No doubt, because we can. But it’s not just inkjet: the Lightjet printers have been around for a long time and capable of printing large silver halide, but at a much greater cost than inkjet.

    I’m happy to have Chamonix’s sponsorship; I believe that they are one of the best cameras currently available (especially for the money).

  3. Small prints are often highly sought after by collectors, particularly if they are silver prints over 30 years old and especially if they are contact prints. Printing small is another way to stand out. When I contacted the Monterey Museum of Art, I asked the staff the description of the prints they have by my father, landscape photographer Philip Hyde. I also asked them generally what size most of the prints in their collection are. The archivist wrote back that most of the prints in their collection are 16X20 and 20X24 or larger. Only Dad and Edward Weston had 4X5, 5X7 and 8X10 contact prints in the permanent collection. Small is beautiful too.

  4. Congrats on the sale, MG!

    I’ve recently gone to printing 8x10s from the 4×5, and I really like it. I used to be adamant about printing 11x14s, but find the smaller image much more accessible by hand.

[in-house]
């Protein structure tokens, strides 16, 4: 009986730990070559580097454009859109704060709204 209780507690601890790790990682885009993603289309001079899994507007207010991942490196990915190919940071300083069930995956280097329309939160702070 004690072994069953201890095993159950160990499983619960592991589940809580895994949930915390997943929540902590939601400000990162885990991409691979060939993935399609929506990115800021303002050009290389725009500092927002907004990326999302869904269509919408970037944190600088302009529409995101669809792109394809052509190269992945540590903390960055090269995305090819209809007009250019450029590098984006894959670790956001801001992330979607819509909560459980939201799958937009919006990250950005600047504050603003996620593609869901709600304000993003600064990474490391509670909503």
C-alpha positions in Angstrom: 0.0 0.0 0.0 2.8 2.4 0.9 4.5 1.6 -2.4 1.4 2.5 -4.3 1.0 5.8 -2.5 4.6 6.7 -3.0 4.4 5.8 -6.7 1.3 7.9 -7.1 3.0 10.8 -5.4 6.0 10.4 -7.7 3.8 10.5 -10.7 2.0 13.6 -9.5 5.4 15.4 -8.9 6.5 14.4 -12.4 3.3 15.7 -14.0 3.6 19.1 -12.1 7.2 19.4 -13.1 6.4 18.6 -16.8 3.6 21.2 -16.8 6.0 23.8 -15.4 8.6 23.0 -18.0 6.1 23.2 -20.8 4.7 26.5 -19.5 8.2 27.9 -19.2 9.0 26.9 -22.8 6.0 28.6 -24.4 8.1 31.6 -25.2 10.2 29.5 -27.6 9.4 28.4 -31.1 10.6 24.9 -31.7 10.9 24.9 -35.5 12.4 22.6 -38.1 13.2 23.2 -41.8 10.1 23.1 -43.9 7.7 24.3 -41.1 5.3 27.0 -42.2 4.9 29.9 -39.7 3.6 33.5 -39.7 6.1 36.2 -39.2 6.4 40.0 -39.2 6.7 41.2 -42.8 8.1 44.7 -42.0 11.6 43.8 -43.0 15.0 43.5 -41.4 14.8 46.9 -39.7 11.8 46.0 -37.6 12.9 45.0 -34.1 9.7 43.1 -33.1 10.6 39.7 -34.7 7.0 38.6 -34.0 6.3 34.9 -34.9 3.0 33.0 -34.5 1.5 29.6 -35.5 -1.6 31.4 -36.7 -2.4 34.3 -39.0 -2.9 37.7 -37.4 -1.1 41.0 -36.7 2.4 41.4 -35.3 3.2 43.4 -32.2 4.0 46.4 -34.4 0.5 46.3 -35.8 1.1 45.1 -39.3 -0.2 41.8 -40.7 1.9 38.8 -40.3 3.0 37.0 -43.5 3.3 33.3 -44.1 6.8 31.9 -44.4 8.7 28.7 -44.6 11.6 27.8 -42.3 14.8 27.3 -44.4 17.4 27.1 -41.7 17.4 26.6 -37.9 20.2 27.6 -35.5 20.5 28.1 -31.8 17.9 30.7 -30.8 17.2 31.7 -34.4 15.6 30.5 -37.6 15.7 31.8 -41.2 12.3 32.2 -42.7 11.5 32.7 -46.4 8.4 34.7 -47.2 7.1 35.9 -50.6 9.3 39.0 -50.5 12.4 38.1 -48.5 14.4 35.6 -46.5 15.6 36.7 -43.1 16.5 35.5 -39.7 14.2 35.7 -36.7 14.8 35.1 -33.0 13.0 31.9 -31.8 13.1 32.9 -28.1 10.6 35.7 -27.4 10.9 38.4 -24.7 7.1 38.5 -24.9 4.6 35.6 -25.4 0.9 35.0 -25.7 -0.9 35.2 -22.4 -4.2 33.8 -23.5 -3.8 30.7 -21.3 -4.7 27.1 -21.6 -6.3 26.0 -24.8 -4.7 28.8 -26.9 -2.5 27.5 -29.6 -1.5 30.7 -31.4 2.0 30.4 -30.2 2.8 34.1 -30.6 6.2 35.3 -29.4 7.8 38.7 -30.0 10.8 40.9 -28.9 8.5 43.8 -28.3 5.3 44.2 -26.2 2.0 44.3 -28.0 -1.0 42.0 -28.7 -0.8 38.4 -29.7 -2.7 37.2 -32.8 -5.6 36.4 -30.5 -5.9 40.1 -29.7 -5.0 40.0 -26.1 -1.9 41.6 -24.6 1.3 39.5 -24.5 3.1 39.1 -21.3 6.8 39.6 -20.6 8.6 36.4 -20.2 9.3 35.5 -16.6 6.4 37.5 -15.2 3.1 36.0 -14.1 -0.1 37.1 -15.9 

Not to start a war, but I recently had a workmate comment on how much more detail there was in a 4×5 enlarged to 8×10 vs her digital camera. I thought that was a hoot. She’s a beginning ‘tog, so maybe she hasn’t learned all the tricks yet (do we ever?) 🙂 So, it would seem LF shines in smaller prints too!

    L

  5. Thanks for commenting, Laurent!

    Personal opinions run the gamut, of course, and I can clearly see the differences in formats at ALL print sizes. Regardless of how small I intend to print an image, the view camera is still the right choice for my work.

  6. Thank you for this post, Michael, excellent points. Small is definitely beautiful and I share the attraction of the close, personal connection you develop with the smaller print. Never even dreamt of printing as big as you mention above, but I have done my share of 20x24s and it surprised me how much positive feedback I got on a series of 8x8s I did last year.

    Obviously big prints do require quality input, but I find this propels the preconception that small prints are therefore ‘not in the same league’. Perhaps, apart from the points you mentioned, it stems also from the fact that the general public all used to have 4×6 and 6×8 etc prints in family albums (that is when folk actually printed their family snaps!) and big prints were the domain of a dedicated amateur or a professional?

    Whatever the case, hopefully your post might help change a few mindsets…

    ms

  7. I love the idea of small prints. I recently completed a series of photos that I printed at just 3″ square. The idea of framing them for placement in a bookcase is one I may just borrow from you. I can’t wait to find, or make, the perfect frames for them.